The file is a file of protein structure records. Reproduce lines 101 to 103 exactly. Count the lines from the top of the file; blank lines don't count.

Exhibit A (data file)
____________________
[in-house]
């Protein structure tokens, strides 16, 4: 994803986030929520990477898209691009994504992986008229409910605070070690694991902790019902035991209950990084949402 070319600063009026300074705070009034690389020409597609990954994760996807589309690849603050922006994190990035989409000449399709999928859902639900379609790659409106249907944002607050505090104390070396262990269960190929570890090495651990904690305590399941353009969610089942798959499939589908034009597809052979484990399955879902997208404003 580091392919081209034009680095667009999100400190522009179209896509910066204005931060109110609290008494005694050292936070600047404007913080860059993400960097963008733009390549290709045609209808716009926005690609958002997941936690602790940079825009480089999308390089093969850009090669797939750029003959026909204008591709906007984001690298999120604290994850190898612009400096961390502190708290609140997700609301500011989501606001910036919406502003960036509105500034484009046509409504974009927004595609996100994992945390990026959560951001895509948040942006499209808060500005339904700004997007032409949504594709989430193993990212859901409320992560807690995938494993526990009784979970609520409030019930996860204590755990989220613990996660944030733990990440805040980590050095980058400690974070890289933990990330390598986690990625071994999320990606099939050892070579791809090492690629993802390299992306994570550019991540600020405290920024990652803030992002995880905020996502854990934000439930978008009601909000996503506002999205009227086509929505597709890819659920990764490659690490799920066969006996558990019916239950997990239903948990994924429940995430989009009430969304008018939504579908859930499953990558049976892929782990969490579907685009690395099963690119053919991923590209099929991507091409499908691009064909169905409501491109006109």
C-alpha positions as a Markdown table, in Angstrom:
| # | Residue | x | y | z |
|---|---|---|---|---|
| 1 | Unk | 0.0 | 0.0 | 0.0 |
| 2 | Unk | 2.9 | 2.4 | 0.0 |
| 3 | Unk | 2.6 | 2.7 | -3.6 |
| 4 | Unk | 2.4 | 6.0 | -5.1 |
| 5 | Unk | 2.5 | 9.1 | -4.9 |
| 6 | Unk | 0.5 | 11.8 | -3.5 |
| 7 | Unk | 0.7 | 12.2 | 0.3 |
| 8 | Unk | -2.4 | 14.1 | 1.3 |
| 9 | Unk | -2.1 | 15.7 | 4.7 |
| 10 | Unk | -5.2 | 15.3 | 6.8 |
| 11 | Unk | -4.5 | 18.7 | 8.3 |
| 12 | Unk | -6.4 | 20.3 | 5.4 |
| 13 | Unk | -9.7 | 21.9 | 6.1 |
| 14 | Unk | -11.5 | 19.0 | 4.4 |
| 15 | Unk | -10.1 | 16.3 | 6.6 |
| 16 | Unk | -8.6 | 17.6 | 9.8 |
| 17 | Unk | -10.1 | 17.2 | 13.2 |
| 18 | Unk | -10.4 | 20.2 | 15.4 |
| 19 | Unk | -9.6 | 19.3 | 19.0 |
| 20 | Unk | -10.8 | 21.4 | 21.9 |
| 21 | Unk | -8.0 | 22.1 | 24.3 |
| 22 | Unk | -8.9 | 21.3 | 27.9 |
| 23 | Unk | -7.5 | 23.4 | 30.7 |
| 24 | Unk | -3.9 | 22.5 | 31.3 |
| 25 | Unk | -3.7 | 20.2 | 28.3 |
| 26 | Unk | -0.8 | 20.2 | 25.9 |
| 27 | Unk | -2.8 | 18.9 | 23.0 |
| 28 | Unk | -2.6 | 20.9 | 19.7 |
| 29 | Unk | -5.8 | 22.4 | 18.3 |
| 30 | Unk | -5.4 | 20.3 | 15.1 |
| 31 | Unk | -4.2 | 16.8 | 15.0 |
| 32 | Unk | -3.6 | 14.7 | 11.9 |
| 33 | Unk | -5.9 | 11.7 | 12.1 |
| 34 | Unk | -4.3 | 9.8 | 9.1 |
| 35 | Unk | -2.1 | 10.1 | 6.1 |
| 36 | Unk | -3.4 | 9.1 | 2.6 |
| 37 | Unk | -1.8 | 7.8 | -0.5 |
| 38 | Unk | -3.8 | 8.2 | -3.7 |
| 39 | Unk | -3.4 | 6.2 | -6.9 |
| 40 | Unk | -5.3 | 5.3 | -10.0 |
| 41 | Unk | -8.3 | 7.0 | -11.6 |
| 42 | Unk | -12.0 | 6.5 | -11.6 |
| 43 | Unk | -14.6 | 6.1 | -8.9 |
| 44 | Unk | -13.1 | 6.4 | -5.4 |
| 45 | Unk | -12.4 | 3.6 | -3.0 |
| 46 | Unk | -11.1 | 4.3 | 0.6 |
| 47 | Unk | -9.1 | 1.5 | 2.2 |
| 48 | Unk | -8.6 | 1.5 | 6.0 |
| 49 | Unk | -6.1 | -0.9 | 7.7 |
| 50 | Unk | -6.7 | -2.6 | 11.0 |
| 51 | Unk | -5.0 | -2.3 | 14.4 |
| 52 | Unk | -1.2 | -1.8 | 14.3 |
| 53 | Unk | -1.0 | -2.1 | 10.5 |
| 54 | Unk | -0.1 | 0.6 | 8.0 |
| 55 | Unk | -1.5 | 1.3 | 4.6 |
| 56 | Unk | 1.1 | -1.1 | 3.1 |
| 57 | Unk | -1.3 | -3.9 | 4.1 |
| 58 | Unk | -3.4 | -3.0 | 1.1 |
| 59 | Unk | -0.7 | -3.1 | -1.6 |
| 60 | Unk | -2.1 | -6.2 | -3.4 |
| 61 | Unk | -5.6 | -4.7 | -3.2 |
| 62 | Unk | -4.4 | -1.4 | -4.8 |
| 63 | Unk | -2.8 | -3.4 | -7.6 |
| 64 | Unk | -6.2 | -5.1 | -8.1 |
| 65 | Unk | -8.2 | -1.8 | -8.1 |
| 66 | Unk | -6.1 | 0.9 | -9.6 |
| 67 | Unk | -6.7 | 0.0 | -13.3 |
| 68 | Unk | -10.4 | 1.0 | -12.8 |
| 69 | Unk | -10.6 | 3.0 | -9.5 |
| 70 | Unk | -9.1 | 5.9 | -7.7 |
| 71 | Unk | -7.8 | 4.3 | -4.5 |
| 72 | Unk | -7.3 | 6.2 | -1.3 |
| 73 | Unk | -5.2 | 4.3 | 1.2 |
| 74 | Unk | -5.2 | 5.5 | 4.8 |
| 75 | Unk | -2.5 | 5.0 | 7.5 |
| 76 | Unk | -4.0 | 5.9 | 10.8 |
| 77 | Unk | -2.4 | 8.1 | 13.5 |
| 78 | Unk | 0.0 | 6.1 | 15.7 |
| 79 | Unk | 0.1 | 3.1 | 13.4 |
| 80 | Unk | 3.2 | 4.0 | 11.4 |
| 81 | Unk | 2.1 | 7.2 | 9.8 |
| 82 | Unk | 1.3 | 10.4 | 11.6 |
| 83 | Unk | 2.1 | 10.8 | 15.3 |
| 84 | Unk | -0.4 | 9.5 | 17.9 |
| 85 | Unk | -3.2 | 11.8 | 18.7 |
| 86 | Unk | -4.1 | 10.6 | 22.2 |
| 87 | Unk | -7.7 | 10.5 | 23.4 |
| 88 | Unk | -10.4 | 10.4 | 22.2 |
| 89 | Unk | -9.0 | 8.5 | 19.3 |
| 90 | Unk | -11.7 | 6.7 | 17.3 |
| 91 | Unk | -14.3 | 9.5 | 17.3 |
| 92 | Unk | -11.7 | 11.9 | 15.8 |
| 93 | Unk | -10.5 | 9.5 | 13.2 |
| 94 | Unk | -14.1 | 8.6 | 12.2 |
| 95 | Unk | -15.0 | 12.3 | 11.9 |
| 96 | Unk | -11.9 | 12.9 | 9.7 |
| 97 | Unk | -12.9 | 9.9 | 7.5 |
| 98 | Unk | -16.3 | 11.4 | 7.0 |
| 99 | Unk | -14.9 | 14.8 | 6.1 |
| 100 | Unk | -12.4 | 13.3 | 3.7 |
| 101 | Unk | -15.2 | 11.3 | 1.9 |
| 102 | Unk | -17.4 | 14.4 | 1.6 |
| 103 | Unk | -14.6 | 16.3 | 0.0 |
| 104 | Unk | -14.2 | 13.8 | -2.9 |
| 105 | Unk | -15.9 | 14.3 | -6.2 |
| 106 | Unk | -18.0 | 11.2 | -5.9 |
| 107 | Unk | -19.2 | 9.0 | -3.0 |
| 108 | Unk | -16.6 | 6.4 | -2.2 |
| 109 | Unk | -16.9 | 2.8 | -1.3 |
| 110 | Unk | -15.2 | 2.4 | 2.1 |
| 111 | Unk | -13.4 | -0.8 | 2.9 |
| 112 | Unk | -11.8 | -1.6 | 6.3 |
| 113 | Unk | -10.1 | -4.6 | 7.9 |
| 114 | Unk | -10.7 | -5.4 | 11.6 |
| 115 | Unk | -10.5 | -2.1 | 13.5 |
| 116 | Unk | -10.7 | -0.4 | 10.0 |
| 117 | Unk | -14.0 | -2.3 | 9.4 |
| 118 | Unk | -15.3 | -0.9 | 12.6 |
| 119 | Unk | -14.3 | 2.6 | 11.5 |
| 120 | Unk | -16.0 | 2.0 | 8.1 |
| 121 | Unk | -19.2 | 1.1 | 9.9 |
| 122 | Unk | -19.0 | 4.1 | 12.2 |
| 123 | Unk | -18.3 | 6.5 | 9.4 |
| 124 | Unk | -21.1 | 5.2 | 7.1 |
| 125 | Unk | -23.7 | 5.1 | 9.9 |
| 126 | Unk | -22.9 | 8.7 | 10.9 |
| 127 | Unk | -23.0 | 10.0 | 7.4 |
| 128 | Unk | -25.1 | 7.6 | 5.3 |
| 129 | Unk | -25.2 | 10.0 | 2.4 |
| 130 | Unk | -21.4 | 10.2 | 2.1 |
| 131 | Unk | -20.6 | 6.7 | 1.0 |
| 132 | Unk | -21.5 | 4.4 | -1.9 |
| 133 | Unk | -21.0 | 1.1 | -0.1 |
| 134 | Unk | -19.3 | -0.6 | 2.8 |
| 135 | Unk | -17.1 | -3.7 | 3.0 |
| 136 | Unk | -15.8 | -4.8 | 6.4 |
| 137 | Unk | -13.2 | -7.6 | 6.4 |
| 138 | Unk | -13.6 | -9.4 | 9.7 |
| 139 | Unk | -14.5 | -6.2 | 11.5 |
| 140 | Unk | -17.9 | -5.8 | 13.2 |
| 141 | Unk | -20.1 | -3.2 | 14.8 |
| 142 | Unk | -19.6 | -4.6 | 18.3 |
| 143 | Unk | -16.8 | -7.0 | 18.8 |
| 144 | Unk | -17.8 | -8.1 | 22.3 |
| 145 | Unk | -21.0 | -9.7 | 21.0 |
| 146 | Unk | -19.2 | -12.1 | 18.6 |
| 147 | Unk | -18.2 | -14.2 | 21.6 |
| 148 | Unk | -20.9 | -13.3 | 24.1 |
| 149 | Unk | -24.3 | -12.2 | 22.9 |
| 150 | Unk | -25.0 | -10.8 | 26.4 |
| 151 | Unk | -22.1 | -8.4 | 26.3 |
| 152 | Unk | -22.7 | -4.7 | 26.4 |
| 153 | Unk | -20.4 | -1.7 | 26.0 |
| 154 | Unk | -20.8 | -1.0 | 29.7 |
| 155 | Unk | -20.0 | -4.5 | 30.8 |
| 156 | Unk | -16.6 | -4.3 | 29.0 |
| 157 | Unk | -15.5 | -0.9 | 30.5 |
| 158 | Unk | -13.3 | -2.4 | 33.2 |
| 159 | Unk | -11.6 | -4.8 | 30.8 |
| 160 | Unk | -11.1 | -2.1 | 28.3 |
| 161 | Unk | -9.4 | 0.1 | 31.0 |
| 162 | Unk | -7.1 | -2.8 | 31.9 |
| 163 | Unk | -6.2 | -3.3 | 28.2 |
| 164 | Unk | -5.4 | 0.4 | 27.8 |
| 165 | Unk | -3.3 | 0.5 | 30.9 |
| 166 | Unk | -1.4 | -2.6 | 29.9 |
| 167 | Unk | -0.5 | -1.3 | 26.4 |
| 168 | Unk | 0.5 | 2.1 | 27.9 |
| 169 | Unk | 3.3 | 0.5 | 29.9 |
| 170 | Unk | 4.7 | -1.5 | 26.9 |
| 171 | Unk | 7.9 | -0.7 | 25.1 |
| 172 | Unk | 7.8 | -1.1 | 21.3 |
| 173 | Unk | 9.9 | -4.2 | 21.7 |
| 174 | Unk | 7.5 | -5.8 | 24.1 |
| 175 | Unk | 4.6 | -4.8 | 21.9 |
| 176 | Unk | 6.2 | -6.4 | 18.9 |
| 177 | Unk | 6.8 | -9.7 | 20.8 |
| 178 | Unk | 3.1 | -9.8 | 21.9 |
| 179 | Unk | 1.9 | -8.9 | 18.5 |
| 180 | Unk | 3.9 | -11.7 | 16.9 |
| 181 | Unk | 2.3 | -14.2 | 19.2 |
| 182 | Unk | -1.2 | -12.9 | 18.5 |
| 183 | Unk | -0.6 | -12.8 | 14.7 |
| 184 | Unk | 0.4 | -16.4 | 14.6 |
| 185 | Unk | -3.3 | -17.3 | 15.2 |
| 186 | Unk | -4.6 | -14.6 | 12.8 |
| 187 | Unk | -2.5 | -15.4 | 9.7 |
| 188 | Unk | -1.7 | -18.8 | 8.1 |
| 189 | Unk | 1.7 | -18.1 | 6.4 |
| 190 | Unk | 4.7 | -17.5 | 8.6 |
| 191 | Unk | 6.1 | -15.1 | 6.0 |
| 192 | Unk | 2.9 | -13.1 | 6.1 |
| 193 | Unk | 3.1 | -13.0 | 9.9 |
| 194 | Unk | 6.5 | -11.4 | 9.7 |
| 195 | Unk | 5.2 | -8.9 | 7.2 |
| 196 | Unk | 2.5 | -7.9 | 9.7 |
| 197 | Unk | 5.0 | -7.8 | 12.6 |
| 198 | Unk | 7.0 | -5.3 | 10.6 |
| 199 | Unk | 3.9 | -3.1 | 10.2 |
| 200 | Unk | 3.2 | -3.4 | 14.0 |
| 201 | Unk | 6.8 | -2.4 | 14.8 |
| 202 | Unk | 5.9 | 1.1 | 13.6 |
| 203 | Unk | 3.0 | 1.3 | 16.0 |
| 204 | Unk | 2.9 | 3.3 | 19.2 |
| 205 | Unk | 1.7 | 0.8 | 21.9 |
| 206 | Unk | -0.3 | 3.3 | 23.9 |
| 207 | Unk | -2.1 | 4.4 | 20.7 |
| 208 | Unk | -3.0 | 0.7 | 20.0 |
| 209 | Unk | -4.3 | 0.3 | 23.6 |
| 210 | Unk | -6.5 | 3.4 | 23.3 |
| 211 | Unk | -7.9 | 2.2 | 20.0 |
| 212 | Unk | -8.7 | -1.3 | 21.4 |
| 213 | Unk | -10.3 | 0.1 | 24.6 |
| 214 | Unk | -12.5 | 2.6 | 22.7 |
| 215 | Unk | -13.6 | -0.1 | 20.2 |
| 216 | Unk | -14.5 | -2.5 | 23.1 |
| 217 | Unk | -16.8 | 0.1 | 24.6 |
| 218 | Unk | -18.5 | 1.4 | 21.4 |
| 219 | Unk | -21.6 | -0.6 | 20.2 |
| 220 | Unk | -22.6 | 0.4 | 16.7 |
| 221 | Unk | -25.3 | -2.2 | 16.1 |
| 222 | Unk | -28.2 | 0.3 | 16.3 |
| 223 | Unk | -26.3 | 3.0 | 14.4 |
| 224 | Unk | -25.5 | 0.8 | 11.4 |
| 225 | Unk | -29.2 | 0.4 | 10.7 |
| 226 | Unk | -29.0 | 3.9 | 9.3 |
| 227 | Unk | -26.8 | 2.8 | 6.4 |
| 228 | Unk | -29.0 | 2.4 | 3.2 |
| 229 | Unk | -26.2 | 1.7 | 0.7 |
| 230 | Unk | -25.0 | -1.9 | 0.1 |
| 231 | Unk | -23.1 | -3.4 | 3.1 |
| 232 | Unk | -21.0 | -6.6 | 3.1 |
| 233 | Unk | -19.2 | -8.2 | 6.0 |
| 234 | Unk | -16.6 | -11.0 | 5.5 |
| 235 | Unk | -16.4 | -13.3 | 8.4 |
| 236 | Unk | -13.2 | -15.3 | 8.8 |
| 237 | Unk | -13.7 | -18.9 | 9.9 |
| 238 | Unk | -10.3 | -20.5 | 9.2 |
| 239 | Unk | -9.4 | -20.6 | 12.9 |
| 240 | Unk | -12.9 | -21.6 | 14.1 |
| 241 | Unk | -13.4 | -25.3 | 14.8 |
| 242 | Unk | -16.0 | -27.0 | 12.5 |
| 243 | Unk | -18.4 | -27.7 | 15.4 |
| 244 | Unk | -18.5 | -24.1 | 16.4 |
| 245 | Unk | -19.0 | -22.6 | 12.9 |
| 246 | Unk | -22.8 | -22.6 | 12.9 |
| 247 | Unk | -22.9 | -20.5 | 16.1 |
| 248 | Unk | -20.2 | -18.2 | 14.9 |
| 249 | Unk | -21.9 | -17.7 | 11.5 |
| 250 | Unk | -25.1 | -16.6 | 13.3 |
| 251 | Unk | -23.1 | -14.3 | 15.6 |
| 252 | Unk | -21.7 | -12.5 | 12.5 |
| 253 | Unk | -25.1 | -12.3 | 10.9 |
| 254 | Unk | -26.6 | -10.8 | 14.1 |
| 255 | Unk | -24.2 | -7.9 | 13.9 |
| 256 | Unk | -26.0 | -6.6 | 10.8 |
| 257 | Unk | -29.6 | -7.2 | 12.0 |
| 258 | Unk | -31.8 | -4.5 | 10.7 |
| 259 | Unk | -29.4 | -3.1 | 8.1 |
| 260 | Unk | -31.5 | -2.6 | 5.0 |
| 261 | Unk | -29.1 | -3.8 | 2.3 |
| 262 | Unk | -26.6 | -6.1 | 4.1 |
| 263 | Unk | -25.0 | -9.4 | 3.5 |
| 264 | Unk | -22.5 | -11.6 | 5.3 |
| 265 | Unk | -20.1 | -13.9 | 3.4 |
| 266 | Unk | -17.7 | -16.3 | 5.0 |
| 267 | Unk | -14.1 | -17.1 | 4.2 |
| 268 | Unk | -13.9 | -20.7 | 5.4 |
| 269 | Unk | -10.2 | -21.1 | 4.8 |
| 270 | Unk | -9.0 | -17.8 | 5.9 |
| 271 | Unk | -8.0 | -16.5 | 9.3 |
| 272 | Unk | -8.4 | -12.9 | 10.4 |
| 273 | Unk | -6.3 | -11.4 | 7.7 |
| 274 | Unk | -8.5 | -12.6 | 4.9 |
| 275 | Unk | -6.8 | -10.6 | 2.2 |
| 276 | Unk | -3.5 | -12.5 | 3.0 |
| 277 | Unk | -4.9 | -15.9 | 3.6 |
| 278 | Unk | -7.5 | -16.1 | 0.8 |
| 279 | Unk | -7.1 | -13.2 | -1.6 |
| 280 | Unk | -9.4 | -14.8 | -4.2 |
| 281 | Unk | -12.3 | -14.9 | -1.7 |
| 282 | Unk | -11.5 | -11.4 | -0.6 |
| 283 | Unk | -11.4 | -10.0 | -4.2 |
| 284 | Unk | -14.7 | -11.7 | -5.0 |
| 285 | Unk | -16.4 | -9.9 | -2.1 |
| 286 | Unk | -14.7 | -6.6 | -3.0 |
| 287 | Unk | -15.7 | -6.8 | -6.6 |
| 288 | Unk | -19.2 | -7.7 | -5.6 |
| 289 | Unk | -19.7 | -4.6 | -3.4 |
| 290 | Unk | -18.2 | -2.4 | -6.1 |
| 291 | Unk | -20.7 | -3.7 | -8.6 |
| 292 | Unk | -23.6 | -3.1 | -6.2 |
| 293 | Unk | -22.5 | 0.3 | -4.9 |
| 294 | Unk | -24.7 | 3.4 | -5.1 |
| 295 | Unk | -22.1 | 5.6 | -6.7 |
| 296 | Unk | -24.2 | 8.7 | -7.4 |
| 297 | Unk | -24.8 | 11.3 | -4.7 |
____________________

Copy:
| 96 | Unk | -11.9 | 12.9 | 9.7 |
| 97 | Unk | -12.9 | 9.9 | 7.5 |
| 98 | Unk | -16.3 | 11.4 | 7.0 |